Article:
Martha E. Gimenez
Department of Sociology
University of Colorado at Boulder


The substance of my response to Barbara and John Ehrenreich's (1977) essay is clearly indicated in the title of this work. I will argue that the Professional/Managerial Class (PMC), defined as consisting of "salaried mental workers who do not own the means of production and whose major function in the social division of labor...(is)...the reproduction of capitalist culture and capitalist class relations" (Ehrenreich, 1977:11) is a concept alien to Marxism; it is a product of the spontaneous consciousness emergent in developed capitalist social formations rather than the result of rigorous Marxist theoretical analysis.

A good deal has been written around the issue of class. It would be unnecessary, however, to include a review of the literature in an essay of this nature, intended as a specific response to a specific statement. My remarks will therefore reflect my own approach to the question of class based upon my current understanding of historical materialism. THE


The notion of the Professional/Managerial class as a "new class" generated by processes unique to the monopoly stage of capitalist development is both appealing and misleading.

It is appealing because of two important reasons: 1) it corresponds to the immediate consciousness of its members who, with few exceptions, are likely to perceive themselves as "middle class" or "upper middle class," rather than as working class; and 2) it corresponds to the immediate common sense perception of social reality dominant in contemporary capitalist social formations, where the differences between the PMC and the working class in terms of functions in the division of labor, income, education, "social status," "life style," etc. have acquired the obviousness of well-established "social facts."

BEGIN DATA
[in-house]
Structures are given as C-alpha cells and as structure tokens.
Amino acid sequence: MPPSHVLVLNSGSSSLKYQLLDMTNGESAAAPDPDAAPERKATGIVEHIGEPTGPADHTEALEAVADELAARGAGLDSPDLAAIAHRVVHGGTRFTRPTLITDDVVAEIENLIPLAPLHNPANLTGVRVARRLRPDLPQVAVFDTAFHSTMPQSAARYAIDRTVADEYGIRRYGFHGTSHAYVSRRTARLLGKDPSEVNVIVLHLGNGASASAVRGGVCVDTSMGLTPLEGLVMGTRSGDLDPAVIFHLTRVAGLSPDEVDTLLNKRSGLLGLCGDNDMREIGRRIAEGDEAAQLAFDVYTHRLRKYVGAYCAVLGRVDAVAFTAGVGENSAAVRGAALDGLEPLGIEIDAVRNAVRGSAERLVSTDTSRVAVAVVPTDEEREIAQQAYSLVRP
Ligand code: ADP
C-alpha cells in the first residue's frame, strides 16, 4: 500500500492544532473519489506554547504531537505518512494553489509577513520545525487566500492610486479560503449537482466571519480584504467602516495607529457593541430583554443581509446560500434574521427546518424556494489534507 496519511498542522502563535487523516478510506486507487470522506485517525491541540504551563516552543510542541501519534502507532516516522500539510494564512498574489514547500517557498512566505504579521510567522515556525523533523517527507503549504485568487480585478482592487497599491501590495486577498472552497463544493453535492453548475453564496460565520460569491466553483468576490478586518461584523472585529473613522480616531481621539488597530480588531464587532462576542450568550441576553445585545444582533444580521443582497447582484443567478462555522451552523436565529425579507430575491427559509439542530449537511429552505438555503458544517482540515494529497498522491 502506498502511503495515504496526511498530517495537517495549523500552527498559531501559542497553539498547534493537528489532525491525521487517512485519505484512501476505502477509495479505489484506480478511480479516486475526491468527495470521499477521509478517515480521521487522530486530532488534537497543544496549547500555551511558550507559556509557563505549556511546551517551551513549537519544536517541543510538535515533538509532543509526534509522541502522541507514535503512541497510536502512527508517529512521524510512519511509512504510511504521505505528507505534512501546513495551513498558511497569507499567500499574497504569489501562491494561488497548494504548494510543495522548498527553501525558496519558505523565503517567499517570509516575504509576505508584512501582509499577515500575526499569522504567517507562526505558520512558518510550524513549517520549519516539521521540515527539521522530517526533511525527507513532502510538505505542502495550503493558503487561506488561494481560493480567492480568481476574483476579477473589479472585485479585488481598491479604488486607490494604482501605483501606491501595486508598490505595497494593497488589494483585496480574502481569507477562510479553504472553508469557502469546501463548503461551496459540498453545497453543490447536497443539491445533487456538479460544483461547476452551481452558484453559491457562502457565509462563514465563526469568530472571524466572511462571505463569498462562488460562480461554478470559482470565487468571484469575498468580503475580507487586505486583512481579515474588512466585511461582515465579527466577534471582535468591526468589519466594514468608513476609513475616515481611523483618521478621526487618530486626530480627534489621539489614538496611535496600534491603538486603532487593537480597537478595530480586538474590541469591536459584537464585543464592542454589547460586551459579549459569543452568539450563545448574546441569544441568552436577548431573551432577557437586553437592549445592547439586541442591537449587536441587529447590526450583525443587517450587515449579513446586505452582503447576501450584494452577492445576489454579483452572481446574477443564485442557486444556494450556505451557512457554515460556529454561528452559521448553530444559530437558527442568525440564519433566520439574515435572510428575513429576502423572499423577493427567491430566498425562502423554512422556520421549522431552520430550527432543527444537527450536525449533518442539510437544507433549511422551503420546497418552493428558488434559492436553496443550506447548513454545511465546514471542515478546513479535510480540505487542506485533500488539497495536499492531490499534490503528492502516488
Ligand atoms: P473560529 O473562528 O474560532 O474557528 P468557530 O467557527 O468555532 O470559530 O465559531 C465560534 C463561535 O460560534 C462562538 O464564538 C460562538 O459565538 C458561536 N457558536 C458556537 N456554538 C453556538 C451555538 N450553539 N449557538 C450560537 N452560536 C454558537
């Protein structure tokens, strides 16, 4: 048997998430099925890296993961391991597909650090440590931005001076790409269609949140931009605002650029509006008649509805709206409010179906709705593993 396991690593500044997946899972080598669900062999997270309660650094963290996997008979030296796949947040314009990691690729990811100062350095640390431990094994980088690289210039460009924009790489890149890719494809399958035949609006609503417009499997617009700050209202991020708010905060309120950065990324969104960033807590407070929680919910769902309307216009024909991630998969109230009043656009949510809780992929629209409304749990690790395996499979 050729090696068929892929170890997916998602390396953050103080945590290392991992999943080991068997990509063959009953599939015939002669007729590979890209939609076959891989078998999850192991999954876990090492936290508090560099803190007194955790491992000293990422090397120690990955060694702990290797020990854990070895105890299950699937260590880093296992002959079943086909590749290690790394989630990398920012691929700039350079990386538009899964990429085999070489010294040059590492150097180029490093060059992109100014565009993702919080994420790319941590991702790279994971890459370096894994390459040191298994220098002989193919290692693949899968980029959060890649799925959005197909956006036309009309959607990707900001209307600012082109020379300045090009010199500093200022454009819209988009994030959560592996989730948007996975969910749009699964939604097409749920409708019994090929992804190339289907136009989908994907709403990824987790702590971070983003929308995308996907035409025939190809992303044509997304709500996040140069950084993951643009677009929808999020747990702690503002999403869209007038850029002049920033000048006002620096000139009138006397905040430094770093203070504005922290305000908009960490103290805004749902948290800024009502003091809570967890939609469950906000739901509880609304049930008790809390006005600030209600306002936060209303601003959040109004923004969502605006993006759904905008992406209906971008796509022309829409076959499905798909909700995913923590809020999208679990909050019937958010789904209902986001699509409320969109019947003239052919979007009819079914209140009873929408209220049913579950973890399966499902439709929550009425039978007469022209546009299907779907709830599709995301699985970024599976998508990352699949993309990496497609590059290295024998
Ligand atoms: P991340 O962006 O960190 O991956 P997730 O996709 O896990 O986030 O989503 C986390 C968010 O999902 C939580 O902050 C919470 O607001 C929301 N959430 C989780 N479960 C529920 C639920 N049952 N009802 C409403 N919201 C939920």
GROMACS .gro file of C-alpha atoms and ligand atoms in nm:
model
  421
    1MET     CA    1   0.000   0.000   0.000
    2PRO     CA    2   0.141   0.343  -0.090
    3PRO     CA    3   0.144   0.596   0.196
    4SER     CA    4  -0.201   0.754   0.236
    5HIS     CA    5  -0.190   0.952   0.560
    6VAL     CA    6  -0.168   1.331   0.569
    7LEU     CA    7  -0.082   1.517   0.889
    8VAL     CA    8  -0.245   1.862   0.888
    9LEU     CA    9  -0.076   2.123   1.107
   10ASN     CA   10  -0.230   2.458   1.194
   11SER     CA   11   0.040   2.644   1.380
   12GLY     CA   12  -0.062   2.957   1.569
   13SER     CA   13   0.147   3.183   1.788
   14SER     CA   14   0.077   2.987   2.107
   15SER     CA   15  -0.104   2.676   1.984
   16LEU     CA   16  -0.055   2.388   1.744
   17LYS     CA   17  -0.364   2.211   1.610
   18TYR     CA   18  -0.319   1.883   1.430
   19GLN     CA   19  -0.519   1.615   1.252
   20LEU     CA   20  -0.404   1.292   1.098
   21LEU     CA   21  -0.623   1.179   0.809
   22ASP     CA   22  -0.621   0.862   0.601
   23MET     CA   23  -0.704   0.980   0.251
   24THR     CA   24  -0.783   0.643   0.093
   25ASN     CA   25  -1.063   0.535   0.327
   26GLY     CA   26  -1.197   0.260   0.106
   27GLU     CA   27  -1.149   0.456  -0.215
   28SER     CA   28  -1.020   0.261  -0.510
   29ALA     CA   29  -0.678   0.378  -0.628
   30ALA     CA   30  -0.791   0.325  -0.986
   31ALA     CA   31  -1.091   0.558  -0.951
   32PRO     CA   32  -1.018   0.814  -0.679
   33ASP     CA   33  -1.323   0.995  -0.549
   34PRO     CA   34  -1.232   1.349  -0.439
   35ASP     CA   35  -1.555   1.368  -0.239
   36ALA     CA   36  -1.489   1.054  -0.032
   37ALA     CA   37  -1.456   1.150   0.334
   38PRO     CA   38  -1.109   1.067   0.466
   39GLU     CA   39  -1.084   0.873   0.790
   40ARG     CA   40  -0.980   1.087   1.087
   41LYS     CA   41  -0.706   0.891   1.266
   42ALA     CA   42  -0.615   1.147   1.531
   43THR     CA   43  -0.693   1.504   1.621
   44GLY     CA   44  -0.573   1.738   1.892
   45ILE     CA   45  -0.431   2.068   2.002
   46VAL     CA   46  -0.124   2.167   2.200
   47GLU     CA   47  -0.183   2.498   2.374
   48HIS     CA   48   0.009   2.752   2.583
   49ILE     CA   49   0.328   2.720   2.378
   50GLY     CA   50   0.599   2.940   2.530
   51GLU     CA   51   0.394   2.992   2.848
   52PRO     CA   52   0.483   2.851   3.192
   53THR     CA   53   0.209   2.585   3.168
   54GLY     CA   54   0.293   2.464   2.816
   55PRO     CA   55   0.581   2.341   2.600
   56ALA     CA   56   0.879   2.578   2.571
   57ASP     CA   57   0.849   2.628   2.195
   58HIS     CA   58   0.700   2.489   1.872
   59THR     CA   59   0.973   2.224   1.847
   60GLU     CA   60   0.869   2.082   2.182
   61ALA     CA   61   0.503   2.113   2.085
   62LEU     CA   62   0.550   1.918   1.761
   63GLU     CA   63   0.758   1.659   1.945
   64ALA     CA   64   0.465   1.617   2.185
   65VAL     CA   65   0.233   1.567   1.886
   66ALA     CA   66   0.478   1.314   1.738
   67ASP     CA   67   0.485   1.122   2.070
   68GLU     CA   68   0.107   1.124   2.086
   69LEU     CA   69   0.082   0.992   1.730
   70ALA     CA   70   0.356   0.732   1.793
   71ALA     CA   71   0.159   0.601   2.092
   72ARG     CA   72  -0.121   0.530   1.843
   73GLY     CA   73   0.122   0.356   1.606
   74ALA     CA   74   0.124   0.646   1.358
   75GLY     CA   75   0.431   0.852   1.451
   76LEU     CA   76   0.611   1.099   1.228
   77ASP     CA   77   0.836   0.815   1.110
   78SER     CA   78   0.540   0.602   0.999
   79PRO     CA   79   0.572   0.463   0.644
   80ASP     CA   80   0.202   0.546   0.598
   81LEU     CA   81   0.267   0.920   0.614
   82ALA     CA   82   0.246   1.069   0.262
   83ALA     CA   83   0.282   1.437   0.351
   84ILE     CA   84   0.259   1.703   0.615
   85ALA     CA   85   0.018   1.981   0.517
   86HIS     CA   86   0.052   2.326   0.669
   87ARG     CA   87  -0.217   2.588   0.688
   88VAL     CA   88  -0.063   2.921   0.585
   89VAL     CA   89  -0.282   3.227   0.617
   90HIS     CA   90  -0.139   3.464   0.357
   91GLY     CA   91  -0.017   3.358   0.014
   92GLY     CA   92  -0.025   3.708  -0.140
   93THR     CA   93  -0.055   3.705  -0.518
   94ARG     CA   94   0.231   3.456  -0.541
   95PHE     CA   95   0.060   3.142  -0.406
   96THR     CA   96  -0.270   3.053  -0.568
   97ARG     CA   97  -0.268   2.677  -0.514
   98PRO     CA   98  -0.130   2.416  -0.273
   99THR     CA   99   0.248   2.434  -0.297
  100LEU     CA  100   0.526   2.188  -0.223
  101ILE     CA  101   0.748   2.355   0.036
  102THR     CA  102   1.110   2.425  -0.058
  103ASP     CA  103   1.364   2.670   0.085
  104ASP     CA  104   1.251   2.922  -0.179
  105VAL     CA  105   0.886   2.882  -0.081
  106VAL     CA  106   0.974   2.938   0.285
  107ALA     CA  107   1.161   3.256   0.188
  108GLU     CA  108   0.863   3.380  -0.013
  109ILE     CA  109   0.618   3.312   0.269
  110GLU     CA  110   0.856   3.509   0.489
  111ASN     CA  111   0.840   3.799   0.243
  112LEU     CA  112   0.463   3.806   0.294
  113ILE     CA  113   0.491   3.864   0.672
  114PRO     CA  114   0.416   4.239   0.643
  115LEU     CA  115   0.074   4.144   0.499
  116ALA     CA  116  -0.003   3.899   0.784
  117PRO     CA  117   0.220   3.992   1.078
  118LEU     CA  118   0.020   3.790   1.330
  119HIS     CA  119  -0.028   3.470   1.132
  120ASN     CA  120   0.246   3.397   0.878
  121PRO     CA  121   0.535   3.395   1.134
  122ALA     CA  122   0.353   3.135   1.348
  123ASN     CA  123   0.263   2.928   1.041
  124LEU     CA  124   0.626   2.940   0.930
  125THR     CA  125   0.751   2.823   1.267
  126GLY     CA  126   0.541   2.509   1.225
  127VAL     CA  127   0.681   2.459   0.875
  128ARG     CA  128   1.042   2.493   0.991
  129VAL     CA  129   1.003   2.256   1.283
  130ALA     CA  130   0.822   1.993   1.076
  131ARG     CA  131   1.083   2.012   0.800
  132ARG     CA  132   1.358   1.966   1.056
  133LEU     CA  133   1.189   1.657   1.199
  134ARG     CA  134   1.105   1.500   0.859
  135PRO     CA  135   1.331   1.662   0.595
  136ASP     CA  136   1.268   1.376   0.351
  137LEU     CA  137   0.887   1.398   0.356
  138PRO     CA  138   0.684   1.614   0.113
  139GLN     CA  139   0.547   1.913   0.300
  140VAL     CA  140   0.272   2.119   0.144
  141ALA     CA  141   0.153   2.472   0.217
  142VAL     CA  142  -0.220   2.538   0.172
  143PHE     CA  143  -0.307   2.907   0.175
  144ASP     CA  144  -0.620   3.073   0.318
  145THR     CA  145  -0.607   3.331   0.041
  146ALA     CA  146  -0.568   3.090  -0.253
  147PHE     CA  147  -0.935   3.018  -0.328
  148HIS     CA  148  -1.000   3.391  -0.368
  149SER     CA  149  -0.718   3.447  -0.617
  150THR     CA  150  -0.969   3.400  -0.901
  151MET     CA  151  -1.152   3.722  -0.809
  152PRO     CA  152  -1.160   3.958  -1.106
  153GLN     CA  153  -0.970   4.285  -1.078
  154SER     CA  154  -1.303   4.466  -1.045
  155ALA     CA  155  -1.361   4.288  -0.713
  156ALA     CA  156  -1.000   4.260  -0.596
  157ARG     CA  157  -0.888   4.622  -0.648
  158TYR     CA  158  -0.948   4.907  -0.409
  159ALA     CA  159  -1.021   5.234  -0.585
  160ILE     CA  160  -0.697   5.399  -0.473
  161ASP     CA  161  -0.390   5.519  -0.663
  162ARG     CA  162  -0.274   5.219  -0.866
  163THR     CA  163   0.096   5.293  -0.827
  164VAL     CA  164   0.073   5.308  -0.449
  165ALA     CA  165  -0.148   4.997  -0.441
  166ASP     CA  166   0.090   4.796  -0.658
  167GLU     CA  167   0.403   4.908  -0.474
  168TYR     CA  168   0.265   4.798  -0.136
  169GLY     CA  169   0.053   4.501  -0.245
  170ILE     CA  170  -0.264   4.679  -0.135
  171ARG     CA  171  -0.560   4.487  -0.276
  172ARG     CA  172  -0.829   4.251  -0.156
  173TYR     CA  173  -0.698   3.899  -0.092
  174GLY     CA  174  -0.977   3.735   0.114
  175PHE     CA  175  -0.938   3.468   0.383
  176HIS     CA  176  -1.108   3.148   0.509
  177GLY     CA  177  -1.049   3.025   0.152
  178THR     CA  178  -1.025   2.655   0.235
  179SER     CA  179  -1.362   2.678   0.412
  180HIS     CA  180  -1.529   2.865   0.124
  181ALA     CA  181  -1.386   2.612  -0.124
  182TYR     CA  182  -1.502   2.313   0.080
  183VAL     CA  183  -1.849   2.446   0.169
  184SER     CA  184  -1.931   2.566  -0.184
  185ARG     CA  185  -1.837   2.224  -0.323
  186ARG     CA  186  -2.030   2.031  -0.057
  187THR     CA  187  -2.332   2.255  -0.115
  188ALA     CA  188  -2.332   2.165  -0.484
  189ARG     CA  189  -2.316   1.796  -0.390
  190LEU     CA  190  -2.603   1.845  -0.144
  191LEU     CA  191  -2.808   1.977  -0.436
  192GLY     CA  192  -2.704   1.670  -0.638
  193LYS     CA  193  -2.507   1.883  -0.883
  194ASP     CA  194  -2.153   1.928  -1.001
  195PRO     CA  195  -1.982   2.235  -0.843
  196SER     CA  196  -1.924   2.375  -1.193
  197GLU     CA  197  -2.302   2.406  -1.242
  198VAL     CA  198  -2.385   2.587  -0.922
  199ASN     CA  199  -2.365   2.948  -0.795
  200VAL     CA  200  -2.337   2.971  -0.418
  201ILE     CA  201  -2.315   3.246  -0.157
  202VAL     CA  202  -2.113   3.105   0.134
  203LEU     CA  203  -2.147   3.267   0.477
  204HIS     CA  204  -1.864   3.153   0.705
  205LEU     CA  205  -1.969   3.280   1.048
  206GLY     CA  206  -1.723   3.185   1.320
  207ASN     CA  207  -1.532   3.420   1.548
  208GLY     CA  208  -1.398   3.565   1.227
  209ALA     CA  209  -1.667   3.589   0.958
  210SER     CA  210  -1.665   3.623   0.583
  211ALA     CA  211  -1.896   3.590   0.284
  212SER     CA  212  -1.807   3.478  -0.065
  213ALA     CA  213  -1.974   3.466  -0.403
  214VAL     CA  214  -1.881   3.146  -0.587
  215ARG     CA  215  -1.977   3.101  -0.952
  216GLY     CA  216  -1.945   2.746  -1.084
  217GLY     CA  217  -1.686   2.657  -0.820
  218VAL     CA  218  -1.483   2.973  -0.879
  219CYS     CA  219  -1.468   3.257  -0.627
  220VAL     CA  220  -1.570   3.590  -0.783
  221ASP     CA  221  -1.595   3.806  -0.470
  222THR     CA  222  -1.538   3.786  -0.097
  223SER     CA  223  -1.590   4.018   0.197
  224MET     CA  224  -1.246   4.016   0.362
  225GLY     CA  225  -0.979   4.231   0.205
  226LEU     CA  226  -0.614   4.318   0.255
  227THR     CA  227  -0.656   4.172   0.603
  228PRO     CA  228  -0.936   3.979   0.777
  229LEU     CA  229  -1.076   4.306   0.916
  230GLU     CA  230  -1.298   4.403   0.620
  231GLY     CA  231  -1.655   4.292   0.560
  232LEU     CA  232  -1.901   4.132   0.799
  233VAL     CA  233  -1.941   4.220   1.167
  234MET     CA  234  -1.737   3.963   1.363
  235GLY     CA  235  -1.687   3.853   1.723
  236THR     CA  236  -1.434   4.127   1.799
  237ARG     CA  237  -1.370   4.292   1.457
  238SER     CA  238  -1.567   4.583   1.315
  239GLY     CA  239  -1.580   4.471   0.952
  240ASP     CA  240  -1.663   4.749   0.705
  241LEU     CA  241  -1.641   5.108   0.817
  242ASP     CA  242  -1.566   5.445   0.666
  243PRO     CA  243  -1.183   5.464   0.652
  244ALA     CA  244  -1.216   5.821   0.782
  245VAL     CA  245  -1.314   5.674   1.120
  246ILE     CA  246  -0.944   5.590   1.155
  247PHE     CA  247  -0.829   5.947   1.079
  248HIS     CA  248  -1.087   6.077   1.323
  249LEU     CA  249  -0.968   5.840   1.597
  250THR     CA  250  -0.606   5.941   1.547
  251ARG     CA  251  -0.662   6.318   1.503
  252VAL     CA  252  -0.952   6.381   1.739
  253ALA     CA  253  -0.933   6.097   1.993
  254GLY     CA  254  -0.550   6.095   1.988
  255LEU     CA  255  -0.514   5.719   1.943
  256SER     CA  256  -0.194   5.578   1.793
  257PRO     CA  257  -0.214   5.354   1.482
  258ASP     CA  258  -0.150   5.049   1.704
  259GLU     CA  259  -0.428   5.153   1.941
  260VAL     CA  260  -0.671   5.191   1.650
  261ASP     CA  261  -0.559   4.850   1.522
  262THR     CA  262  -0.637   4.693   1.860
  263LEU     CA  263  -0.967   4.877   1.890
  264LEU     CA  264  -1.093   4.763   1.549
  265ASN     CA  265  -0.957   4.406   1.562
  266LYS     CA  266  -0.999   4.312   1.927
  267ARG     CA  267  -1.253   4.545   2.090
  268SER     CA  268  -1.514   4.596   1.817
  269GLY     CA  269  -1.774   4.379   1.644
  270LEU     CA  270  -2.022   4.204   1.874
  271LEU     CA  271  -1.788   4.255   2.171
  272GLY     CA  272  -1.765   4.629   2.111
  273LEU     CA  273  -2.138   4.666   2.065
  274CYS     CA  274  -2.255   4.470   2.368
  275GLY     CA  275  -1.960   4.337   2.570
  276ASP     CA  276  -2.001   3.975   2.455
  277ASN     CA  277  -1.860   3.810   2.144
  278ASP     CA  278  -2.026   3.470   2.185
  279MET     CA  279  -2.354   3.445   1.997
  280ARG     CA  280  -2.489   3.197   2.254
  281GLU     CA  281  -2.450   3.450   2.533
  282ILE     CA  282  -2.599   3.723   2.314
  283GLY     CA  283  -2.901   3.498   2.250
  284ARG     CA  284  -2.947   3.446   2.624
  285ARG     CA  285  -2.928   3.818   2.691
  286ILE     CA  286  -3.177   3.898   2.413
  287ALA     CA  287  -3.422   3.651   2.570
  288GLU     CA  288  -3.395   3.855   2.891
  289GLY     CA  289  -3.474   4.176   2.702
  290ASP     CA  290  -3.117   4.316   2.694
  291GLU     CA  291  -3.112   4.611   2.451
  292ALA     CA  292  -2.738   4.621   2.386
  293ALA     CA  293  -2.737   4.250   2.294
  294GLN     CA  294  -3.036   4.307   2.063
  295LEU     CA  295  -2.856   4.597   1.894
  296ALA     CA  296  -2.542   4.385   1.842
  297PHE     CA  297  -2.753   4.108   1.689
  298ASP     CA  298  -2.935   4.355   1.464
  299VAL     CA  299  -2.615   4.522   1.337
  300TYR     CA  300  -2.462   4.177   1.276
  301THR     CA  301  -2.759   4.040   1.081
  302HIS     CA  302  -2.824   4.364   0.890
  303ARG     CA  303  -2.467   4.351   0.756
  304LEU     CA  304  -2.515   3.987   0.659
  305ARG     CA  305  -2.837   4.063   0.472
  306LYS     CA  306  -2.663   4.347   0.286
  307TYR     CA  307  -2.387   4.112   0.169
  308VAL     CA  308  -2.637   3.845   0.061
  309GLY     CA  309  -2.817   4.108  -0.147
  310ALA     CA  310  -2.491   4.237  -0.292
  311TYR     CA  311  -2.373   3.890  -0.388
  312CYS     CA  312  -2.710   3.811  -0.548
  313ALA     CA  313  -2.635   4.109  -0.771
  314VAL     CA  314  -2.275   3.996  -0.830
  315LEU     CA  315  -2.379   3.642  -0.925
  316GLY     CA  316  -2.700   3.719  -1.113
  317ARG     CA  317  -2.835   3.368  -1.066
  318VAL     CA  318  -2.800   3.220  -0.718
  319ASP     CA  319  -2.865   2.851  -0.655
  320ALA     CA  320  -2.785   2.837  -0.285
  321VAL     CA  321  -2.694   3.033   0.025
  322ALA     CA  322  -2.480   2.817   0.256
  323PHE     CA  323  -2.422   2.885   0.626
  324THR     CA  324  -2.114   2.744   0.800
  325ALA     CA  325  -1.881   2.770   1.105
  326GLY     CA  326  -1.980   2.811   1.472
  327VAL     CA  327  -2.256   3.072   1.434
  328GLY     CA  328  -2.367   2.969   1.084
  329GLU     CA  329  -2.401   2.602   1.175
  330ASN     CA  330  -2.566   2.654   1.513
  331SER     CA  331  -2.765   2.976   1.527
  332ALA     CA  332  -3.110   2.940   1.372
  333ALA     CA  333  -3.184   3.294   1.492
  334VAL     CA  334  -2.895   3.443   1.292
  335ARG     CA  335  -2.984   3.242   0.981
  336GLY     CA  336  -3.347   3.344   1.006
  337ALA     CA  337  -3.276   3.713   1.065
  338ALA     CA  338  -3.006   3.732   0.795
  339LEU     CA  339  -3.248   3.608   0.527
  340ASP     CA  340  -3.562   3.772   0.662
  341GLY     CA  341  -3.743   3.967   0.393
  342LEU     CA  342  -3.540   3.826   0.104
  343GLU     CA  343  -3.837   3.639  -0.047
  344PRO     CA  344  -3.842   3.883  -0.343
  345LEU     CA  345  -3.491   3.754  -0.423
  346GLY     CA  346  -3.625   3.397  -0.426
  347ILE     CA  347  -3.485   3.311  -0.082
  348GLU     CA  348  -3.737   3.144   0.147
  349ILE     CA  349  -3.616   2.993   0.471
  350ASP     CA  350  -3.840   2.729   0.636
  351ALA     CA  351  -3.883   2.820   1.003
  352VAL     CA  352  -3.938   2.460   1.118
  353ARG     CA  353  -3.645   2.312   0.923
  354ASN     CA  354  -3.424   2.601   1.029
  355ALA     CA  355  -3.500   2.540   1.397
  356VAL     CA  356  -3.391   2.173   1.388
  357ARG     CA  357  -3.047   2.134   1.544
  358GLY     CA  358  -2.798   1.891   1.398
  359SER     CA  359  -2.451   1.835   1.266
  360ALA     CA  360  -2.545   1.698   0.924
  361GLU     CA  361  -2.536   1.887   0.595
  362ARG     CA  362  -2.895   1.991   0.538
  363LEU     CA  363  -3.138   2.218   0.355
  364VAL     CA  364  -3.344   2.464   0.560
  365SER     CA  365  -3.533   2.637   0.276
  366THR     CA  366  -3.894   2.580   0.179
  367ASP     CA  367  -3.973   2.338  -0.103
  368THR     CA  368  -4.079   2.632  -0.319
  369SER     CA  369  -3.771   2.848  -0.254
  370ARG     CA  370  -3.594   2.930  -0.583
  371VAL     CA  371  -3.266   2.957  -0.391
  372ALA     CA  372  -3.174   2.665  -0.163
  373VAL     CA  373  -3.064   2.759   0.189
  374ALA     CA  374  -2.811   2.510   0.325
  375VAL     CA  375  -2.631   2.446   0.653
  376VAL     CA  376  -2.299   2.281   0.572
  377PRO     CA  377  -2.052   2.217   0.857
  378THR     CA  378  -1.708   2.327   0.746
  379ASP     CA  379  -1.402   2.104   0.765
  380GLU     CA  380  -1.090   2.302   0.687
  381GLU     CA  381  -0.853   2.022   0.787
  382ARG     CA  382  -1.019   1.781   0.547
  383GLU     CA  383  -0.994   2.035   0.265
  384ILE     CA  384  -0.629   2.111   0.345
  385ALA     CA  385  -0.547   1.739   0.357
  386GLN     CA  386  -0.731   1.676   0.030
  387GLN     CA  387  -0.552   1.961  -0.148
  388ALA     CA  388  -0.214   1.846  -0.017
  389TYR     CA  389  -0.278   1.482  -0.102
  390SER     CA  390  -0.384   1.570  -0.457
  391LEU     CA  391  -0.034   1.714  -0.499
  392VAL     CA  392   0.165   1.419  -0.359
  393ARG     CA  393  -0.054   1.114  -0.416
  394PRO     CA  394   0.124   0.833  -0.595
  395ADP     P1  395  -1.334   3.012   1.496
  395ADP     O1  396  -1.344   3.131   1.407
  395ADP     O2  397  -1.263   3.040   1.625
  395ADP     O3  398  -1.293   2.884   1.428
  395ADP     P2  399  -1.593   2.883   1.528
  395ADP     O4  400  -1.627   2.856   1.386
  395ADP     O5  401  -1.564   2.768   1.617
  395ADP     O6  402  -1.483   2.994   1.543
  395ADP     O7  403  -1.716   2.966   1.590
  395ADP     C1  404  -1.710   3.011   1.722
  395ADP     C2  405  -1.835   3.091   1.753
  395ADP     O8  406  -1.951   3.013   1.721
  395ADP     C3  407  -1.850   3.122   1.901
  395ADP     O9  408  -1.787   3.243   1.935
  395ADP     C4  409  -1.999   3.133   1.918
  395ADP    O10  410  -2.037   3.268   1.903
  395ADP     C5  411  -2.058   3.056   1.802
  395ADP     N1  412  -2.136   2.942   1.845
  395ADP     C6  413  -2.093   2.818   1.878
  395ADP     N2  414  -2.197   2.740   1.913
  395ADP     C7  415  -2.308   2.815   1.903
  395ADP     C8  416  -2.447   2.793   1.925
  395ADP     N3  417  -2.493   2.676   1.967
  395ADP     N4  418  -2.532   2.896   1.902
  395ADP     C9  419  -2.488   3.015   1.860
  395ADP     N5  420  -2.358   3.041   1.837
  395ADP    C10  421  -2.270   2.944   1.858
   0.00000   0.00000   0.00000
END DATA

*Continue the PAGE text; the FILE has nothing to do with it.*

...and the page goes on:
It is, on the other hand, misleading because, as a concept, it is a hybrid bringing together sociological and Marxist theoretical insights corresponding to two levels of social reality: the level of the mode of production and the level of social formations.

At the LEVEL OF THE MODE OF PRODUCTION, classes are the relations among people mediated through their relation to the means of production; in the capitalist mode of production those are the relations between capitalists and workers. At the LEVEL OF CAPITALIST SOCIAL FORMATIONS, which are characterized by historically specific combinations of capitalist and precapitalist modes of production, the class structure has greater complexity not only because of the presence of pre-capitalist classes(FN#1) but also because of the heterogeneity given to the capitalist and working classes by the social and technical division of labor which in turn reflects the stage of capitalist development and the overall strategies of capital accumulation characterizing a given social formation at a given time.(FN#2)

The processes of concentration and centralization of capital, the development of the productive forces, and the social and technical division of labor that follows have quantitative and qualitative effects upon the capitalist class which, however, do not change its basic place in the mode of production nor its identity at the level of social formations.

On the other hand, those processes have a different and more "visible" impact upon the working class which, at this level of analysis appears increasingly stratified. Capital accumulation, the outcome of political and economic processes, determines quantitative and qualitative changes in the demand for labor and, consequently, the level of employment, the size and composition of the reserve army, population composition in terms of occupation, education, and income: in other words, social stratification. It is at this level of analysis and in the context of the social stratification brought about by underlying capitalist political and economic processes that it is possible to identify the PMC or "middle layers of employment" (Braverman, 1974).